In recent decades, the approach to justifying the purchase of enterprise software has undergone three major changes.
In the run-up to Y2K, huge software investments were justified almost entirely on the basis of risk avoidance. Stockholders and stakeholders were regaled with stories about elevators stopping between floors, life-saving pharmaceuticals failing to ship, nuclear power plants going offline, and oil refineries exploding into the midnight sky. Yes, everything within 10 miles of a computer was in grave danger when the clock crossed midnight.
So much money was thrown at ERP repair or replacement projects in 1999 that it triggered a software recession in 2000-2002 as companies large and small struggled to digest those mega-projects.
Meanwhile, new startups like Ebay, Amazon.com, Netscape, and Google began to usher in the second wave based on enabling E-commerce over the Internet. And as in the Y2K era, companies “had no option” but to participate in the next wave of software investment lest they be left behind by smaller and more agile competitors.
But this time, Boards of Directors, burned by budget overruns in the CIO suite, demanded detailed financial projections and ROI analysis. Unfortunately, the ROI forecasts used “rosy scenarios” based on revenue growth that surely would materialize from “frictionless E-commerce” and cost reductions that would result from “disintermediating the supply chain”.
Now, nearly two decades later, there are innumerable examples of companies riding a wave of software investment to industry leadership positions, while another group rode those same investments into bankruptcy, or worse.
So, how do we square that circle?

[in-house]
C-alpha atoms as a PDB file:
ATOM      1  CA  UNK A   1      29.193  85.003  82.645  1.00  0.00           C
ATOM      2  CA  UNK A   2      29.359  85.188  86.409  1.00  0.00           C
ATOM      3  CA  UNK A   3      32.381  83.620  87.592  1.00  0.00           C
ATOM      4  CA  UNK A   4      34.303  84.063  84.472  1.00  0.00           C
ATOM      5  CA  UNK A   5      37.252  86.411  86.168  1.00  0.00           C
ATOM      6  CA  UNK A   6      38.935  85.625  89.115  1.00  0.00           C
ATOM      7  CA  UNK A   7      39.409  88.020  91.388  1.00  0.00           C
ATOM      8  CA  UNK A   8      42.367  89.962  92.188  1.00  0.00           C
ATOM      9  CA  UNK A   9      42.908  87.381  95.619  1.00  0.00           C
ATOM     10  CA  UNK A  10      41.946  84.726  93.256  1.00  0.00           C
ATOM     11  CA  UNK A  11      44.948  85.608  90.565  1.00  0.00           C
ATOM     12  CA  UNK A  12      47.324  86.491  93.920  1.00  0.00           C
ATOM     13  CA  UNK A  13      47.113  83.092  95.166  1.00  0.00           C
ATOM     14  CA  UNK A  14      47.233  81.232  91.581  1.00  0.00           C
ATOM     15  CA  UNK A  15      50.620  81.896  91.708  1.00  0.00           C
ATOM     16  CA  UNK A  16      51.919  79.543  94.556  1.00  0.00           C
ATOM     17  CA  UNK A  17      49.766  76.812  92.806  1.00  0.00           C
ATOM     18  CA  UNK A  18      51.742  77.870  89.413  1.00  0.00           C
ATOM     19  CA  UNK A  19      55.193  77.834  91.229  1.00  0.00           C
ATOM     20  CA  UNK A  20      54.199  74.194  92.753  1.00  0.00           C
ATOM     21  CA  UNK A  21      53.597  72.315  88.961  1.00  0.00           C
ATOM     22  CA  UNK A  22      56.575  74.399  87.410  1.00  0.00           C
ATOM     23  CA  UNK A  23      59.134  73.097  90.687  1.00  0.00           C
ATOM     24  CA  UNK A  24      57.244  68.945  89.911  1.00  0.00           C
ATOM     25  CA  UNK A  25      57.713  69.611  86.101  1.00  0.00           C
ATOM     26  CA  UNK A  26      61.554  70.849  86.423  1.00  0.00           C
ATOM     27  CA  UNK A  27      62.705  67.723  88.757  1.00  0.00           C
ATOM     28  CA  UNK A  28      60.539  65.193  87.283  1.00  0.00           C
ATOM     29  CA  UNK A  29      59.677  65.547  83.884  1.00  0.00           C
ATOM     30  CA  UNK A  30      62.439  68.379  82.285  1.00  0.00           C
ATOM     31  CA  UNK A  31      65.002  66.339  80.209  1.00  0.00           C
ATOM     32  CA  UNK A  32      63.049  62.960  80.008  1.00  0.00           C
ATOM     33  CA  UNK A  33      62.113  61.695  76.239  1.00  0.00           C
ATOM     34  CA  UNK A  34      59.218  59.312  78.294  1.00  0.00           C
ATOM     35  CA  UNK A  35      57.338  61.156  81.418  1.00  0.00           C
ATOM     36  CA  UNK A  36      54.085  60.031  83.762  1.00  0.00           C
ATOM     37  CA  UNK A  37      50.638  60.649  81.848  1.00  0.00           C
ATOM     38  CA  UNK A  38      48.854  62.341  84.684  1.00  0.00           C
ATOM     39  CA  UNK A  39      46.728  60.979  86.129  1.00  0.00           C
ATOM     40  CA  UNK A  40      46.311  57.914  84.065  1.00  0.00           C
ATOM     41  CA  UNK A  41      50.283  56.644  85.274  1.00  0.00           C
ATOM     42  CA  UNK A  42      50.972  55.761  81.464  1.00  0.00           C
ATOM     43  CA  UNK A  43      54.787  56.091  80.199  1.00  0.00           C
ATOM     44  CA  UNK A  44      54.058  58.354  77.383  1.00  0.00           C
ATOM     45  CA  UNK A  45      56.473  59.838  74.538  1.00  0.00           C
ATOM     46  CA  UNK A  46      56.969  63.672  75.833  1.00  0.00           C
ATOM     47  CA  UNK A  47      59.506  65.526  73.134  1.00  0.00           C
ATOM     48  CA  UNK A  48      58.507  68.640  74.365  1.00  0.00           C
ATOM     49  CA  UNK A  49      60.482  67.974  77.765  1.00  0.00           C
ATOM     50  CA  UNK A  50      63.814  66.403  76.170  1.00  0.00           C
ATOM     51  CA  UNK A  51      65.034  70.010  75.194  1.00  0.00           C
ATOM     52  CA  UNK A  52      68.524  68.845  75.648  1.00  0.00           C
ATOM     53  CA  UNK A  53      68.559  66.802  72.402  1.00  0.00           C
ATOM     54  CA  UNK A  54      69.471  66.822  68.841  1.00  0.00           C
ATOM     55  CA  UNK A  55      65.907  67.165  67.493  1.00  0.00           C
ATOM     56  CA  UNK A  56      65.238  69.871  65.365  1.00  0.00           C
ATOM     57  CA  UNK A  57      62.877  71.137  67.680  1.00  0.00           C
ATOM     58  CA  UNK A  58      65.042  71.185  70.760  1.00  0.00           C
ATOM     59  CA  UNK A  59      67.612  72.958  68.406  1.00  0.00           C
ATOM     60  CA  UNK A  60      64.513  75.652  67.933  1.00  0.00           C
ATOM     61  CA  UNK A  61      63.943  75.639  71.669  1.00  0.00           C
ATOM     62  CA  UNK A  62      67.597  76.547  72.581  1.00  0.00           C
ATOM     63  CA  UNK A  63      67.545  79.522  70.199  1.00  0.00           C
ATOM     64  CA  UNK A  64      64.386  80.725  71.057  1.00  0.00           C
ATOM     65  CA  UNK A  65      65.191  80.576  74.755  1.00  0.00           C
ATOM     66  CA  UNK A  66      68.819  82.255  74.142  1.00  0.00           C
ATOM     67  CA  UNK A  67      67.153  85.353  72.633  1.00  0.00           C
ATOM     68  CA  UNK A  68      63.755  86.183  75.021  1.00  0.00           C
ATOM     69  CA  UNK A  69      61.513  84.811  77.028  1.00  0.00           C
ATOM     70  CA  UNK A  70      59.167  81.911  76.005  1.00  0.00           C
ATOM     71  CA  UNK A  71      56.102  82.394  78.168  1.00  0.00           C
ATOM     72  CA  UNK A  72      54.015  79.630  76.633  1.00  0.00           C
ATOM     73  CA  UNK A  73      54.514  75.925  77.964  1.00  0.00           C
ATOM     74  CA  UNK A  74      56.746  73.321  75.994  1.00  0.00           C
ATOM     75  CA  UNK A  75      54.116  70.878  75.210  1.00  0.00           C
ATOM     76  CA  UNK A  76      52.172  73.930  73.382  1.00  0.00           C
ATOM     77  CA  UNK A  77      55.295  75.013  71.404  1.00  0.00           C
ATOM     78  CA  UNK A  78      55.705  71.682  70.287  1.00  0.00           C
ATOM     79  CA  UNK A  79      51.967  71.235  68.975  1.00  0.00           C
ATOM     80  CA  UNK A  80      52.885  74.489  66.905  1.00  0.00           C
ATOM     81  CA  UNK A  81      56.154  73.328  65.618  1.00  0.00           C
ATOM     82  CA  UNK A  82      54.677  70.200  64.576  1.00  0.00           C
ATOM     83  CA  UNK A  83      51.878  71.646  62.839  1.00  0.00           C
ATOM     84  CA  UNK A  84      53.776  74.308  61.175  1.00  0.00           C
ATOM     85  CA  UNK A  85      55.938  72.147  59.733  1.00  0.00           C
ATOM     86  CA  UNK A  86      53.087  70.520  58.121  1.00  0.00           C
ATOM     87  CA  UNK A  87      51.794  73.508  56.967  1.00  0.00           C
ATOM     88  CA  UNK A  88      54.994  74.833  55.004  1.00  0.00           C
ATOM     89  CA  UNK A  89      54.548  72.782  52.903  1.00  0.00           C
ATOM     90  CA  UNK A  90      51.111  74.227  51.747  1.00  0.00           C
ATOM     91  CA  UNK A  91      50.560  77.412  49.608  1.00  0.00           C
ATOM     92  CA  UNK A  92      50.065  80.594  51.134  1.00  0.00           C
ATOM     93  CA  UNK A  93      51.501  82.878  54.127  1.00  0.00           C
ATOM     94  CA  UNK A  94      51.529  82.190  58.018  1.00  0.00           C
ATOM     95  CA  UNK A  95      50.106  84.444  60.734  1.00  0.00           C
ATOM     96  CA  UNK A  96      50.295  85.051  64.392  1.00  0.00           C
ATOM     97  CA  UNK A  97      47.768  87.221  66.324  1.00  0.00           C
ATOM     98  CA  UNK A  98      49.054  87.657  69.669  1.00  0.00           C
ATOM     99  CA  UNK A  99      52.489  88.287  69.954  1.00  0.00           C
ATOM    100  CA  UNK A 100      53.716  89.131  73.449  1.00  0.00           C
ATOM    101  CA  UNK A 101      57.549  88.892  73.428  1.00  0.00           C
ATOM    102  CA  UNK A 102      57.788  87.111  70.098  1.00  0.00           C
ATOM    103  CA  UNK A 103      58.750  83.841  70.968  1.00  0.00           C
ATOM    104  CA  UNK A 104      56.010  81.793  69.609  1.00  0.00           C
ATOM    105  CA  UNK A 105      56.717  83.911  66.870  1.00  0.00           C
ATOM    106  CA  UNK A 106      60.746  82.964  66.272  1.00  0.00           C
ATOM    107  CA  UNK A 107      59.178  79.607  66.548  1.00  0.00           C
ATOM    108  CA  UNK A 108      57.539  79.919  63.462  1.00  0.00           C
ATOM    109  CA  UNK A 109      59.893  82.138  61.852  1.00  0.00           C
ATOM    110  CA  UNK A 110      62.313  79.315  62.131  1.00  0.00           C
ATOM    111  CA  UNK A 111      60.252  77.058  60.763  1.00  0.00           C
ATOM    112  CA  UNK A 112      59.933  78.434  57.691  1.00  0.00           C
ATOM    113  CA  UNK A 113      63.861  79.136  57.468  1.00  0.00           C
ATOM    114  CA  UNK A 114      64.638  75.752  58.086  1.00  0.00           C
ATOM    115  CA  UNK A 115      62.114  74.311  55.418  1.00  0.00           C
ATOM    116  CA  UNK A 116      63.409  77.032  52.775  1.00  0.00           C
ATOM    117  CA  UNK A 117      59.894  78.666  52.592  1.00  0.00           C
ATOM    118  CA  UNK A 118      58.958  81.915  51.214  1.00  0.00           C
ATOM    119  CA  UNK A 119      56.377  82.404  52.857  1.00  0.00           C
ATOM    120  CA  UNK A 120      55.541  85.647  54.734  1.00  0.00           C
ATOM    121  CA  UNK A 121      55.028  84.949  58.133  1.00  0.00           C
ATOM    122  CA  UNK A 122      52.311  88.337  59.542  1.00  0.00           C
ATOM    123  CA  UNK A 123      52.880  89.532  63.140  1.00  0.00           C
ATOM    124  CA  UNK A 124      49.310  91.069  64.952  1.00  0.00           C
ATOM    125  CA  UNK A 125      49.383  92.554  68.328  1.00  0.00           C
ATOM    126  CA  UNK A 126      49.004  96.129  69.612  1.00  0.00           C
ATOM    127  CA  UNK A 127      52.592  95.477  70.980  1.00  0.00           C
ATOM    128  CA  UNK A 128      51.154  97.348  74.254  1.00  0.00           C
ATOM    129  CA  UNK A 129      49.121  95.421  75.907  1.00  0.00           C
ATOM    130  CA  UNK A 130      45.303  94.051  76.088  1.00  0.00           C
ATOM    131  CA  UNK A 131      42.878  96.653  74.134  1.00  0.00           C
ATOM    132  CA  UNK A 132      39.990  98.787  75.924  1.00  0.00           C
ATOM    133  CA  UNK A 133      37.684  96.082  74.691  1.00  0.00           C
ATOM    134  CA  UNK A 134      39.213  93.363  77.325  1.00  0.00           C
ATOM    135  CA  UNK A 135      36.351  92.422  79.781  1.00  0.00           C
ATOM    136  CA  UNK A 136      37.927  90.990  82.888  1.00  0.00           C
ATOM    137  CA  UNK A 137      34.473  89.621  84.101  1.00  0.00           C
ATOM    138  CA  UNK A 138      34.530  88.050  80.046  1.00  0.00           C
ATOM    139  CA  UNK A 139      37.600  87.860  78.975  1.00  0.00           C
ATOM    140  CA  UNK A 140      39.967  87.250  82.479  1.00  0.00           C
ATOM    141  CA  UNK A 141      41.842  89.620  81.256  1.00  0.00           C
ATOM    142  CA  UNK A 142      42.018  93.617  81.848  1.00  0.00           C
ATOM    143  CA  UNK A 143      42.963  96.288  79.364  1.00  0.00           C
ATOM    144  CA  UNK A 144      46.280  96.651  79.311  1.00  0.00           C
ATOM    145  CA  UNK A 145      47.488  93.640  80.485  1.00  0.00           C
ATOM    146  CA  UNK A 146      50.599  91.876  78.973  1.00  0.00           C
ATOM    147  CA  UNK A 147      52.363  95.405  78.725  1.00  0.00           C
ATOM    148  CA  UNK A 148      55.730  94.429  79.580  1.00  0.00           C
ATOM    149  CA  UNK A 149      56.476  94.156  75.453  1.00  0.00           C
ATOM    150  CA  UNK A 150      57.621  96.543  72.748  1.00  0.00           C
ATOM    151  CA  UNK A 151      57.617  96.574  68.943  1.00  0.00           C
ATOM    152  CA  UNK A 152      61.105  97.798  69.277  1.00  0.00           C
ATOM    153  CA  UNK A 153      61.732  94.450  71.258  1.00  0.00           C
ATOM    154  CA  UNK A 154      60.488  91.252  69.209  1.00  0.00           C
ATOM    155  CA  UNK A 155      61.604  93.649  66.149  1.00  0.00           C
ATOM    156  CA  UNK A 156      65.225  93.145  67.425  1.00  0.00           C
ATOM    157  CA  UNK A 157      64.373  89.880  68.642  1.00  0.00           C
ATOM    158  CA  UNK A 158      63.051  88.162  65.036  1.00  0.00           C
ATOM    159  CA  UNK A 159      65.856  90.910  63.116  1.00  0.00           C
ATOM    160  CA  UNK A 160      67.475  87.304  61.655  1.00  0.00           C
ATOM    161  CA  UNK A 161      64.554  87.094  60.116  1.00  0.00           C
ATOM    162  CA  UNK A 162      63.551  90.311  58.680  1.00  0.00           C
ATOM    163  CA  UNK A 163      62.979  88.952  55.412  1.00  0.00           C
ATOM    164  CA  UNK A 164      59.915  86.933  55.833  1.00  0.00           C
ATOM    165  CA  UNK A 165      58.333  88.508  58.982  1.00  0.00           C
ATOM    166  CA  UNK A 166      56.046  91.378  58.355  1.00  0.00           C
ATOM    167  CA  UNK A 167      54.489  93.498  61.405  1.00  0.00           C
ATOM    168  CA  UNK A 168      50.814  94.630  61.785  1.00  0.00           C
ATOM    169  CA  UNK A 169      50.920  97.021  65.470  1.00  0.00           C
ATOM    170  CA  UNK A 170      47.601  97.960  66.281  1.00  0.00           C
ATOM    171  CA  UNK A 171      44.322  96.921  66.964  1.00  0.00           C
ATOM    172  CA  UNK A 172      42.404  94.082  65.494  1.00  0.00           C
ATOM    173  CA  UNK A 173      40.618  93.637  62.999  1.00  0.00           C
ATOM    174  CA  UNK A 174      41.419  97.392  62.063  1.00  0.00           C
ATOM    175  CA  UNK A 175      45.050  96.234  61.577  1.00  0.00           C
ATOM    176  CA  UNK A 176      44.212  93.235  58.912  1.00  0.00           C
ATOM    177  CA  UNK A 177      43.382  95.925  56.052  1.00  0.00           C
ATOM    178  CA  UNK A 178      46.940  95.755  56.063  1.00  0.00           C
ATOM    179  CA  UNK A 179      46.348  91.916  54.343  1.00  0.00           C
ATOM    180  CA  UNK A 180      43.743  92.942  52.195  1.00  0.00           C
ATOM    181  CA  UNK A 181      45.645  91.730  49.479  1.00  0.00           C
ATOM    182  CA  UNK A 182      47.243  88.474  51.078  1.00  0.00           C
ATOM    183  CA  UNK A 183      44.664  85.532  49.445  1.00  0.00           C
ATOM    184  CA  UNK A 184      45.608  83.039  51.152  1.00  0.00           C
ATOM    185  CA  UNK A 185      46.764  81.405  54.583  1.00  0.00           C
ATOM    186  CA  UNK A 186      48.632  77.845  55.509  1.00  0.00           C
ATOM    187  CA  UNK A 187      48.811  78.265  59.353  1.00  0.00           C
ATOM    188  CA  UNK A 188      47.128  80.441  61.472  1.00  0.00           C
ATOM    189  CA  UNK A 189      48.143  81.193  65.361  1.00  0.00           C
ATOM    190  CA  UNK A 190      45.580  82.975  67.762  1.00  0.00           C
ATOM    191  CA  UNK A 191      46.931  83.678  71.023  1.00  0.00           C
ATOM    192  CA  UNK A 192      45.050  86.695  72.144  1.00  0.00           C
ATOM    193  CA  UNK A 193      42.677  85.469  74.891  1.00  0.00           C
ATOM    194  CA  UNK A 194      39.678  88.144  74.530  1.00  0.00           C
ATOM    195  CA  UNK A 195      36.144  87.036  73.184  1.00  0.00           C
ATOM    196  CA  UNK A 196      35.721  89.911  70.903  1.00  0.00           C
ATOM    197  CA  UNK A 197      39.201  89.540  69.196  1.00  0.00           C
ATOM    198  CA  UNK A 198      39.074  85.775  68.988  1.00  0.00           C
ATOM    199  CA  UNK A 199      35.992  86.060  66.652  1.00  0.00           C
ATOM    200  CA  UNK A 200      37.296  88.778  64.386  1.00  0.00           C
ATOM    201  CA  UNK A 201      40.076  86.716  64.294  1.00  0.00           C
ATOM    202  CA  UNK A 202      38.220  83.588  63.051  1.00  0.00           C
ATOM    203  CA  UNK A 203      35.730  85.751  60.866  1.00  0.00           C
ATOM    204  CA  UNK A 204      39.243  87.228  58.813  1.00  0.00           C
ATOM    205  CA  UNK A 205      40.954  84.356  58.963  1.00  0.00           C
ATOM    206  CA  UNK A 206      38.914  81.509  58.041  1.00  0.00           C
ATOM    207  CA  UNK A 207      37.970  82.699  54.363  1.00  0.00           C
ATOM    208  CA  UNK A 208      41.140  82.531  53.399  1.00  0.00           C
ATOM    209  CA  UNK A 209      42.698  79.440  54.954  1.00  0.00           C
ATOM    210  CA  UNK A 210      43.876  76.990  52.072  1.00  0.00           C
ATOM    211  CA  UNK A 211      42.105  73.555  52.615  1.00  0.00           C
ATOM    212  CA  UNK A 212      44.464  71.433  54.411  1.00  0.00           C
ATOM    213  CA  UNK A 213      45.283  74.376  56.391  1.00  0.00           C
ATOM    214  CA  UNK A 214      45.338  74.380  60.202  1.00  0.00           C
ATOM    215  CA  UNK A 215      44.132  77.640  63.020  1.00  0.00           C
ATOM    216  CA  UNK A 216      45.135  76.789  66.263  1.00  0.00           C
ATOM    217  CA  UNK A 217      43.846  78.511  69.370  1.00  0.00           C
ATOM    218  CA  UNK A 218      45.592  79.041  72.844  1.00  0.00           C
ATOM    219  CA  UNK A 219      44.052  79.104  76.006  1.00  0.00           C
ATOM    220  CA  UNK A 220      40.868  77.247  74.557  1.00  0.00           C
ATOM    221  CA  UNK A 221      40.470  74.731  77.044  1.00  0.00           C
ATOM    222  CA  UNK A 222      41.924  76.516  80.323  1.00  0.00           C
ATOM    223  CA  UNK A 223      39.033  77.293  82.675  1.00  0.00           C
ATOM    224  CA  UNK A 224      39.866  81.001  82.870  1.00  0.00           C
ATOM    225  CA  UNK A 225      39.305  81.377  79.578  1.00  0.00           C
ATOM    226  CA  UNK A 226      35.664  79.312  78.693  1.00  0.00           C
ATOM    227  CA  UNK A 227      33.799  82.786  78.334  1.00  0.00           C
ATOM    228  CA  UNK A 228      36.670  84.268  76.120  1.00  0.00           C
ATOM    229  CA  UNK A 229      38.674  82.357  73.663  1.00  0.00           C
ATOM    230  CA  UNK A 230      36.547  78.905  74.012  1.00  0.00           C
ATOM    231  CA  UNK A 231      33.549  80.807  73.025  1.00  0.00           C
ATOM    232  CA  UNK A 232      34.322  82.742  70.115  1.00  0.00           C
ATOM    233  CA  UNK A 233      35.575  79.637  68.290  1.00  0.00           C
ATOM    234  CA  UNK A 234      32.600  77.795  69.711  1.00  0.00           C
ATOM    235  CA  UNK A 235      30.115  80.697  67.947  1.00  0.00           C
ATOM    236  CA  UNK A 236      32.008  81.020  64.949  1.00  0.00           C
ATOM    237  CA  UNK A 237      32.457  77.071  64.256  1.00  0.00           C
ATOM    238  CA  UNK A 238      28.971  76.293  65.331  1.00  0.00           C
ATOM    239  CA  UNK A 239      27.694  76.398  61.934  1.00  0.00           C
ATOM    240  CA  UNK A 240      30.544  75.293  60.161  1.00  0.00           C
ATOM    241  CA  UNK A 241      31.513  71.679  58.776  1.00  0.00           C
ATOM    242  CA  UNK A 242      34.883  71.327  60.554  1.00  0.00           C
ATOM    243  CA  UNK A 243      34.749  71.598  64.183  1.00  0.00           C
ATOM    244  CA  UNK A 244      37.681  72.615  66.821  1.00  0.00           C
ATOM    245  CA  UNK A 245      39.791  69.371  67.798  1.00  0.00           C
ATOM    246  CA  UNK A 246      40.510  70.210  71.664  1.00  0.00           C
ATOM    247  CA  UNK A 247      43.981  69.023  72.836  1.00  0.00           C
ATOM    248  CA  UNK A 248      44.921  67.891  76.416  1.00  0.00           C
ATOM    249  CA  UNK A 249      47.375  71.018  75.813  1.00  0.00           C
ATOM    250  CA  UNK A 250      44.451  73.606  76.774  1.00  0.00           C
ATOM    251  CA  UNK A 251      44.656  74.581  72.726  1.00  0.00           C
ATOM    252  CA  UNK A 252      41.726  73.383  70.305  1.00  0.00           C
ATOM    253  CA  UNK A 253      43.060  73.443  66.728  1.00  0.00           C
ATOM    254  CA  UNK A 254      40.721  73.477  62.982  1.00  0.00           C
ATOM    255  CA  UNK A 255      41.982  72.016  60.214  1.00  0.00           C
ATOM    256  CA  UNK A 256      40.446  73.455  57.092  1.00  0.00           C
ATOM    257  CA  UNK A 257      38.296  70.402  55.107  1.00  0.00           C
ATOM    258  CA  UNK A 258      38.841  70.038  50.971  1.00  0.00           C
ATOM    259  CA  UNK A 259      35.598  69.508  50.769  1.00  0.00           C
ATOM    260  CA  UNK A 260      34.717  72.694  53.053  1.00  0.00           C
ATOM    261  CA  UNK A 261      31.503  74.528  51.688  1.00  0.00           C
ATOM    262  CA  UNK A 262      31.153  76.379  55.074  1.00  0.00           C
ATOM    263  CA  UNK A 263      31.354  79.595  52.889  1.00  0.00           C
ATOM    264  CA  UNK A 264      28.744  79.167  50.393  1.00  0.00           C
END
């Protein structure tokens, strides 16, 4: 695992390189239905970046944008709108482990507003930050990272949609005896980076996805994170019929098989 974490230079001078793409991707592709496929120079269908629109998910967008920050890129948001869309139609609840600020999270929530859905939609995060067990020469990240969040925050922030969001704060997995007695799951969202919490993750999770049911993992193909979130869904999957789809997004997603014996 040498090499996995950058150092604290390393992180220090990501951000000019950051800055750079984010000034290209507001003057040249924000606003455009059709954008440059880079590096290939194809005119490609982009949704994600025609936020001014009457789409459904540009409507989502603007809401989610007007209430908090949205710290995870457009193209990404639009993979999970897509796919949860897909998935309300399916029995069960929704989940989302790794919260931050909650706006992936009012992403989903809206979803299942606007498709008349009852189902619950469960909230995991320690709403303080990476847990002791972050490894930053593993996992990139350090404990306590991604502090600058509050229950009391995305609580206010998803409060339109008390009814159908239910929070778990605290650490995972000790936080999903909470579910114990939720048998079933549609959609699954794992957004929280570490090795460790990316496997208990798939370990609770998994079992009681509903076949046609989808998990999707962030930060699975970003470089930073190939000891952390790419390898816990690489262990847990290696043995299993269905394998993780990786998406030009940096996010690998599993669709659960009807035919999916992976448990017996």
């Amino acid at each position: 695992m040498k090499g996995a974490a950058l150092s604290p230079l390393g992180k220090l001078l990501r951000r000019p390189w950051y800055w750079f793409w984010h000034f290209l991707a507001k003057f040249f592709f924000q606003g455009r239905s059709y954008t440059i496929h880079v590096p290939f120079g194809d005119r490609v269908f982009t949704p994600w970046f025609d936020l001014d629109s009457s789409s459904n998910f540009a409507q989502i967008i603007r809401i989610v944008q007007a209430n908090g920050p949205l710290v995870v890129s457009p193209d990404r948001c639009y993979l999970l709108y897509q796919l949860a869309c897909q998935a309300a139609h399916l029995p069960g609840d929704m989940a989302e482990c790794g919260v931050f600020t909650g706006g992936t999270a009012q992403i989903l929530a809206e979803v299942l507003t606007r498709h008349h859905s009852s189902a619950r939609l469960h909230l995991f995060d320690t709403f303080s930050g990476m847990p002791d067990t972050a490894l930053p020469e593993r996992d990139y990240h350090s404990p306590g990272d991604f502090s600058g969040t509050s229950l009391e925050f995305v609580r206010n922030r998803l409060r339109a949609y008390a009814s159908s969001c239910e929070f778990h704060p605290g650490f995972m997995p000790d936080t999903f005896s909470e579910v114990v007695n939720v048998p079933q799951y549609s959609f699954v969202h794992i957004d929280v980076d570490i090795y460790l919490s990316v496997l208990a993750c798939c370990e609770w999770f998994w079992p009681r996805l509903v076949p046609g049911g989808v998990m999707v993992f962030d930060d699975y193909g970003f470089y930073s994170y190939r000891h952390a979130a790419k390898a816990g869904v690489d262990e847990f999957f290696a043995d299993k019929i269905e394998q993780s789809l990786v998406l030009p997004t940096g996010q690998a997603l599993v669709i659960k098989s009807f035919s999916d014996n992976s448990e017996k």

In retrospect, we now know what was missing in the second wave; the processes and innovations that were expected to produce the forecasted benefits were promptly ignored once the projects were approved and launched. What is needed is a third wave, a wholistic approach to project management whereby these processes and innovations become part of the project task plan, to be scheduled, executed, managed, and measured against the forecast.
An oft cited publication by Dan Ariely in the June 2010 Edition of Harvard Business Review stated that “Human beings adjust behavior based on the metrics they’re held against. Anything you measure will impel a person to optimize his score on that metric. What you measure is what you’ll get.” So, if ROI is an important objective of capital investments in Enterprise Software, make its measurement and achievement an integral part of the project plan.Get a copy of your ROI report tailored to your enterprise
RenaissanceTech Consultants average ten years of experience in the design, deployment, and management of ERP and Configure Price Quote (CPQ) projects for discrete manufacturers in a wide array of industry sectors, including Agricultural, Construction & Mining Equipment; Architectural & Building Products; Boats, Yachts & Marine Equipment; Furniture & Fixtures, High-Tech & Instrumentation; Promotional Products & Specialty Apparel; Pumps, Compressors & HVAC-R; and Specialty Vehicles.